‘Moral’ Determinations in WTO Law: Lessons from the Seals Dispute
Journal of International Economic Law 2022
Posted: 2 Aug 2022
Date Written: April 12, 2022
This article develops a conceptual framework for understanding the ambiguous concept of public morals in World Trade Organization (WTO) law. It reviews the jurisprudence and literature to suggest there are four main options for operationalizing this concept in a legal test. If WTO adjudicators opt for an empirical approach, they can test whether a certain belief is genuinely held within the regulator’s society (unilateralism) or whether it is shared more broadly by the global community (externalism). If WTO adjudicators prefer a ‘moral’ approach, they can interrogate the content of the regulator’s measure (normative inquiry) or whether it addresses a moral issue (meta-ethical inquiry). Each of these approaches suffers from important weaknesses. WTO adjudicators have taken an equivocal approach: they make amorphous statements alluding to all four approaches but do not settle on a clear public morals legal test. In Seals, they went further by establishing an equivocal characterization of the European Union’s (EU) policy objective, which failed to clarify what the EU’s seal products ban sought to achieve or even whether it was based on objective rational considerations. This use of fallacious reasoning by dispute bodies has important implications for WTO law with respect to indeterminacy, transparency, and judicial activism.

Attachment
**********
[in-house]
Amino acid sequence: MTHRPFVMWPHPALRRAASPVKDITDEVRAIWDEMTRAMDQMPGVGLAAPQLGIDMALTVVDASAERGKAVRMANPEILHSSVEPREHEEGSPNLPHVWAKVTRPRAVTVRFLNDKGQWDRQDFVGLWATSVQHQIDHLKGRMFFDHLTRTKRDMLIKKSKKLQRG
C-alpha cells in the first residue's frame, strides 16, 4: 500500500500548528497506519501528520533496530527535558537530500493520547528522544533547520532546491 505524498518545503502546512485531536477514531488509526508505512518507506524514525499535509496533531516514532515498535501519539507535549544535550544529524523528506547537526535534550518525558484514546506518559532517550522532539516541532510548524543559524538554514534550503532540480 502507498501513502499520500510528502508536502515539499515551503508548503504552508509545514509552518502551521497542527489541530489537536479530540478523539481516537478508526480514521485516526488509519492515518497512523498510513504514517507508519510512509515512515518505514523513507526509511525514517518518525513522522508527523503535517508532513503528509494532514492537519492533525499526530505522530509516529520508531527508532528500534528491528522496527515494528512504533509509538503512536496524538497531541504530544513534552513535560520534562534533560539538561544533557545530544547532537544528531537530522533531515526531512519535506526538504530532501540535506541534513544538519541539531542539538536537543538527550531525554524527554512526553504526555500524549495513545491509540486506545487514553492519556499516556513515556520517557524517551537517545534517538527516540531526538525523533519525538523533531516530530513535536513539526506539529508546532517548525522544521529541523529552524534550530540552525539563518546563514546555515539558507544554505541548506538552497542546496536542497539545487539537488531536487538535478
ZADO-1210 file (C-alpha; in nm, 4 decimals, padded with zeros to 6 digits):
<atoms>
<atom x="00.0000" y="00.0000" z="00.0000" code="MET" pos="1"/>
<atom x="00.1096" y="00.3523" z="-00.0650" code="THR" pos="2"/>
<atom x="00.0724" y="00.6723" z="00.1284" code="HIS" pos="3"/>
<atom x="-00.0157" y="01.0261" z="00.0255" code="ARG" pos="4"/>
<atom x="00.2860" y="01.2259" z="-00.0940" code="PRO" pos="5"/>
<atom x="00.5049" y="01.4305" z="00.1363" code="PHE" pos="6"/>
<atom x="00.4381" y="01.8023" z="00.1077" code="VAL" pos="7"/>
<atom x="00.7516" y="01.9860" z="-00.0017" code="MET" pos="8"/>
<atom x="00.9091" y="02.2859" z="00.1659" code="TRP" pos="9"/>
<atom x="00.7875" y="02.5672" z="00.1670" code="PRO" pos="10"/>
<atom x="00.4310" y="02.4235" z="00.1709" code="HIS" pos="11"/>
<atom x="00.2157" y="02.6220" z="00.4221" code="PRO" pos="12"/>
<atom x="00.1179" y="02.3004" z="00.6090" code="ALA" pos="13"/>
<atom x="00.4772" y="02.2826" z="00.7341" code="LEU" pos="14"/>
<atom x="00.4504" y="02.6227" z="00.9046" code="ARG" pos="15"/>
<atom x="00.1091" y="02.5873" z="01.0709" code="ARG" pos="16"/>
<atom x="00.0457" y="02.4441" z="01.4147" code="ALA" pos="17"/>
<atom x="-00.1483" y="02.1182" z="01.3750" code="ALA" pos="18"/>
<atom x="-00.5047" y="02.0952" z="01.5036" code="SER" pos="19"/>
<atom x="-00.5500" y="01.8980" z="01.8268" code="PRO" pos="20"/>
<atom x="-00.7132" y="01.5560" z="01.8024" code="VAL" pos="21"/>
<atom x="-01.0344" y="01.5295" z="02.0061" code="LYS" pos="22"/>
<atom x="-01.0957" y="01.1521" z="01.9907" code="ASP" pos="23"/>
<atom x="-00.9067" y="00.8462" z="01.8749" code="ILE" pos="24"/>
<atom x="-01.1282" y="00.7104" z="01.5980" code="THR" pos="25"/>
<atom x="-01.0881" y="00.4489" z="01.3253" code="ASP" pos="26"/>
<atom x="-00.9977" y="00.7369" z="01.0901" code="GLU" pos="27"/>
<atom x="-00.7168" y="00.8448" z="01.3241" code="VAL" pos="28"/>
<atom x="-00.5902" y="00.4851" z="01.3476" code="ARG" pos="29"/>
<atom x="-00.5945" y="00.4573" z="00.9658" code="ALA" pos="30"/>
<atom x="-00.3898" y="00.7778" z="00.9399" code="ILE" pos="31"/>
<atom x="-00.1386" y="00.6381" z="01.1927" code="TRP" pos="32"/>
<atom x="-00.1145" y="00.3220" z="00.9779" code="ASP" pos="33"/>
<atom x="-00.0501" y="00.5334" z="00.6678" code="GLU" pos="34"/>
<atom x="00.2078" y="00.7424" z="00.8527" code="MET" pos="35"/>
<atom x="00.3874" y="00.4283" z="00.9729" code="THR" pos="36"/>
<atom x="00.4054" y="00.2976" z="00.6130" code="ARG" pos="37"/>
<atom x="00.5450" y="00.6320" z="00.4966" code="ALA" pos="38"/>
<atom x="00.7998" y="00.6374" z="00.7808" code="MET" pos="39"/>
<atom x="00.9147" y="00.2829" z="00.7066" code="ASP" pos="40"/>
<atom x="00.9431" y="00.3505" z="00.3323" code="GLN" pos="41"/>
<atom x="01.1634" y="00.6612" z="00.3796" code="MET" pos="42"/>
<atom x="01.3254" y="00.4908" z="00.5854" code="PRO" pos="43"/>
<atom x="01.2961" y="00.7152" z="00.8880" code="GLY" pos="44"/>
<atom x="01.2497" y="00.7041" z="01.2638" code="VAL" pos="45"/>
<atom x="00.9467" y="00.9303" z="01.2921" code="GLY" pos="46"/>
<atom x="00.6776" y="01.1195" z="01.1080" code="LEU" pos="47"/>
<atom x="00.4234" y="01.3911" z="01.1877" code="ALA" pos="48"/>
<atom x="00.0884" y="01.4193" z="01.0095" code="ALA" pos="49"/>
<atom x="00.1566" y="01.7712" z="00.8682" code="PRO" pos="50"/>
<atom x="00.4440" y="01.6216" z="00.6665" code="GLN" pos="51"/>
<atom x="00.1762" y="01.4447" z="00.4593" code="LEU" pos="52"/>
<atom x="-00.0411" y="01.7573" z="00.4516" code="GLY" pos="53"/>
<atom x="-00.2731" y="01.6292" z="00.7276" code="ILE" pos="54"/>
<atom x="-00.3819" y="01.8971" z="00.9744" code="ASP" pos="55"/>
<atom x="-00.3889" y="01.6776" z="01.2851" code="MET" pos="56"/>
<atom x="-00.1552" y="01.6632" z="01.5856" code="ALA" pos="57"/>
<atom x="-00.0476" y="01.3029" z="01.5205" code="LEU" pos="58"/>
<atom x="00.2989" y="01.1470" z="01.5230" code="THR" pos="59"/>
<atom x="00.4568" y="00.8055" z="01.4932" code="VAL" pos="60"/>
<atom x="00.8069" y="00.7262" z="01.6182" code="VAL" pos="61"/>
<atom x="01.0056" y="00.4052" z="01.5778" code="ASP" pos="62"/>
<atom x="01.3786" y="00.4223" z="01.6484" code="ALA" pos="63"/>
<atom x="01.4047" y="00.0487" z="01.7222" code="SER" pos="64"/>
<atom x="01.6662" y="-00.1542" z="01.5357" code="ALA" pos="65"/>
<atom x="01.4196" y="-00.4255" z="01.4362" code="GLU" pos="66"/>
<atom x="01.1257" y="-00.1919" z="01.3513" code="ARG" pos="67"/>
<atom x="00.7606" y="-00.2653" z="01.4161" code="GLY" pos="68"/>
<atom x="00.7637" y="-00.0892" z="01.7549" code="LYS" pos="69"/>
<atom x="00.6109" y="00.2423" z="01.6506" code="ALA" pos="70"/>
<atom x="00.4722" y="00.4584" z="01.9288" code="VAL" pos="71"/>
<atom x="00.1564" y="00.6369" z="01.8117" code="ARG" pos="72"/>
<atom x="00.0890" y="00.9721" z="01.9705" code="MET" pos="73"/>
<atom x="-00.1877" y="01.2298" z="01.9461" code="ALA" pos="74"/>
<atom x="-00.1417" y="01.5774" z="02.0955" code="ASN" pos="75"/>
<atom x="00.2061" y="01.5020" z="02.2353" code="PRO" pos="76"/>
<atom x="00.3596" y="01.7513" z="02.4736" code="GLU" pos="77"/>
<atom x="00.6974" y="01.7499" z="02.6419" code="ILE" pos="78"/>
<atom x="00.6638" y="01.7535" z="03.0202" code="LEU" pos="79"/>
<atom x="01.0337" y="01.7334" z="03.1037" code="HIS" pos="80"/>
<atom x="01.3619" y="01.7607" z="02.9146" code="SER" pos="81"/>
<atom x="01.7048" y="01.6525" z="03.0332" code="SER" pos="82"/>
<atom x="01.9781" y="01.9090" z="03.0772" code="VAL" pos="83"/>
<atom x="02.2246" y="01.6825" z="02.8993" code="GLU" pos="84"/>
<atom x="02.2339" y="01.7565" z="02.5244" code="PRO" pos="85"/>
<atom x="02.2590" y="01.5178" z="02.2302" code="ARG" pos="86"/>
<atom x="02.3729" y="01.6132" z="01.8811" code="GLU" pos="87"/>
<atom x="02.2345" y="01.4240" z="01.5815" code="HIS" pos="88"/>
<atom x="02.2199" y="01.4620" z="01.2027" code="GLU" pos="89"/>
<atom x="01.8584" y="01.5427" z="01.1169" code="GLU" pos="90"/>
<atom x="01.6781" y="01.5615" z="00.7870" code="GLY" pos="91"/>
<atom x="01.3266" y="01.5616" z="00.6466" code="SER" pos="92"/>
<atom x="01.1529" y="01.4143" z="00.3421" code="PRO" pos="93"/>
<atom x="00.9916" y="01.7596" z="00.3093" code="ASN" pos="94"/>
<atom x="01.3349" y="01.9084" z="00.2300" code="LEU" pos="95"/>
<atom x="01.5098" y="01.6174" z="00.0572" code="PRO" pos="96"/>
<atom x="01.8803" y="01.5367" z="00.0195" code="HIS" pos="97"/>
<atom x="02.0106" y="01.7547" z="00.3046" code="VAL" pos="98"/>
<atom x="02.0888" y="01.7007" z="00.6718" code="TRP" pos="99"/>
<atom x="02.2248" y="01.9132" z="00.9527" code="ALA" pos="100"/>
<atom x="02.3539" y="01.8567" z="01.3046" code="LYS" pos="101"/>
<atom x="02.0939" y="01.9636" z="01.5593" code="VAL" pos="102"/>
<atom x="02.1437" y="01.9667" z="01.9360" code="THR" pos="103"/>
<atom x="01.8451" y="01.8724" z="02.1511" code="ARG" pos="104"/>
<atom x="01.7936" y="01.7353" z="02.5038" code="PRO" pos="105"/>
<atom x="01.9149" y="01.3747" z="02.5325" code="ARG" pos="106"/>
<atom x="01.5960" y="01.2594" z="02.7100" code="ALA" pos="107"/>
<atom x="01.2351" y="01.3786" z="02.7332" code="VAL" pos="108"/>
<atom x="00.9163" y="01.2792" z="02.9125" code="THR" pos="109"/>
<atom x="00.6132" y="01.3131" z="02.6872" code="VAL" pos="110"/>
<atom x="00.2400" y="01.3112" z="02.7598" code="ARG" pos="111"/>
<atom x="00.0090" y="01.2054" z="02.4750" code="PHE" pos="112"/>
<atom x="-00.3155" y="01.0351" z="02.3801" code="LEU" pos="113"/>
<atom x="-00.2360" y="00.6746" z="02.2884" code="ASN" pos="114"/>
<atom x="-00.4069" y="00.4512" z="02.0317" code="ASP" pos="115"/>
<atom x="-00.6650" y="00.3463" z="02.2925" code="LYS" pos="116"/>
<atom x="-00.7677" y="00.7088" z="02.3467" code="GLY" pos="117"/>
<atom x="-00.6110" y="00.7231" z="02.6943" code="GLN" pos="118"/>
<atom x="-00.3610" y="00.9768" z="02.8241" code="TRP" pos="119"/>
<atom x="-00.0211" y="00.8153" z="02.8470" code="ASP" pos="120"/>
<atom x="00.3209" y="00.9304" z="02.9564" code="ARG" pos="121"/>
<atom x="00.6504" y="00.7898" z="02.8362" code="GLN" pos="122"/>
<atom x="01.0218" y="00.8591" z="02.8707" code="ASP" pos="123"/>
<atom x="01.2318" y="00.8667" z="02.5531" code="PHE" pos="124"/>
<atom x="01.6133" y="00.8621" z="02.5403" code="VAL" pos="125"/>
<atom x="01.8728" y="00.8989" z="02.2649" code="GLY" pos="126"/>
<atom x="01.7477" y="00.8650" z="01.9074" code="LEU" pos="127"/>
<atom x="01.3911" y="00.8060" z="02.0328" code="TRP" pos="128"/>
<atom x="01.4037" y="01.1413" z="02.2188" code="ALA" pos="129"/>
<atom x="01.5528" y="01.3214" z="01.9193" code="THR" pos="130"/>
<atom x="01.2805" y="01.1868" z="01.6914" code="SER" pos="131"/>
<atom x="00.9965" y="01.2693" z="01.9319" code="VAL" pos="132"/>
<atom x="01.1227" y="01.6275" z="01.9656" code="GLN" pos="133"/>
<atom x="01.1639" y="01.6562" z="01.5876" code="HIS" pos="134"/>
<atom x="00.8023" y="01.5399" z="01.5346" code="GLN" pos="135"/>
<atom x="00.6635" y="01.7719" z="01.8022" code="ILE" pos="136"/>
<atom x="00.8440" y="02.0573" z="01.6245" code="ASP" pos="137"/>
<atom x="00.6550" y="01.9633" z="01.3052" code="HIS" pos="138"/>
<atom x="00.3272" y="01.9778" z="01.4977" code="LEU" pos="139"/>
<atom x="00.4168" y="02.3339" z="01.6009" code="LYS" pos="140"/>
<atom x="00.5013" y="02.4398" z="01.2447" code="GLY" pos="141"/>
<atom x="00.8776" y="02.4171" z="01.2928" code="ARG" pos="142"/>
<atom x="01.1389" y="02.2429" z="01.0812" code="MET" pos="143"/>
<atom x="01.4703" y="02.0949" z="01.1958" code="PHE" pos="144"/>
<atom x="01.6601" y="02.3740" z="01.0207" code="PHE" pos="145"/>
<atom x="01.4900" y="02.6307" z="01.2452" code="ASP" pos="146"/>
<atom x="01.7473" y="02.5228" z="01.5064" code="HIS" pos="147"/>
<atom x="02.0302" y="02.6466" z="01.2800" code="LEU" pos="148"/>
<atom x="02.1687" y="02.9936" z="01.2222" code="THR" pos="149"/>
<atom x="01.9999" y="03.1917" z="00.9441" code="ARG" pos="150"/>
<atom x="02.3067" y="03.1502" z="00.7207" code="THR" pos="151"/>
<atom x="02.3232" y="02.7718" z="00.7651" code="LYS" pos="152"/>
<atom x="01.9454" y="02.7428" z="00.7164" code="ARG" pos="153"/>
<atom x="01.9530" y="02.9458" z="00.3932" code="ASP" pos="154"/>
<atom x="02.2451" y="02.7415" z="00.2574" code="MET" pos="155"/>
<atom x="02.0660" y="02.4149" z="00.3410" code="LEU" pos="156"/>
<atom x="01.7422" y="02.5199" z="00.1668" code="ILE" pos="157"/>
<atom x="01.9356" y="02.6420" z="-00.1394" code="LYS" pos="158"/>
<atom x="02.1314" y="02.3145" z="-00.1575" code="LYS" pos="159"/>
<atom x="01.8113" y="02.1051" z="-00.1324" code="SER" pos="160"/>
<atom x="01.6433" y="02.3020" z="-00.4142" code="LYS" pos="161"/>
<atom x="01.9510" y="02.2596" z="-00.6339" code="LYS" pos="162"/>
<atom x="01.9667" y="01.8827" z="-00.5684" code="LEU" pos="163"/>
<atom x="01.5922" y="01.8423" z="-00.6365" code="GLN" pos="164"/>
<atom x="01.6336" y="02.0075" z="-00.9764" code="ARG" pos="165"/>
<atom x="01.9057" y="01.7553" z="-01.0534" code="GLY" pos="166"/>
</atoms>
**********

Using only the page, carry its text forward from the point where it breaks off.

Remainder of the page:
Keywords: WTO Law, Right to Regulate, Animal Welfare, Seals Dispute, Public Morals
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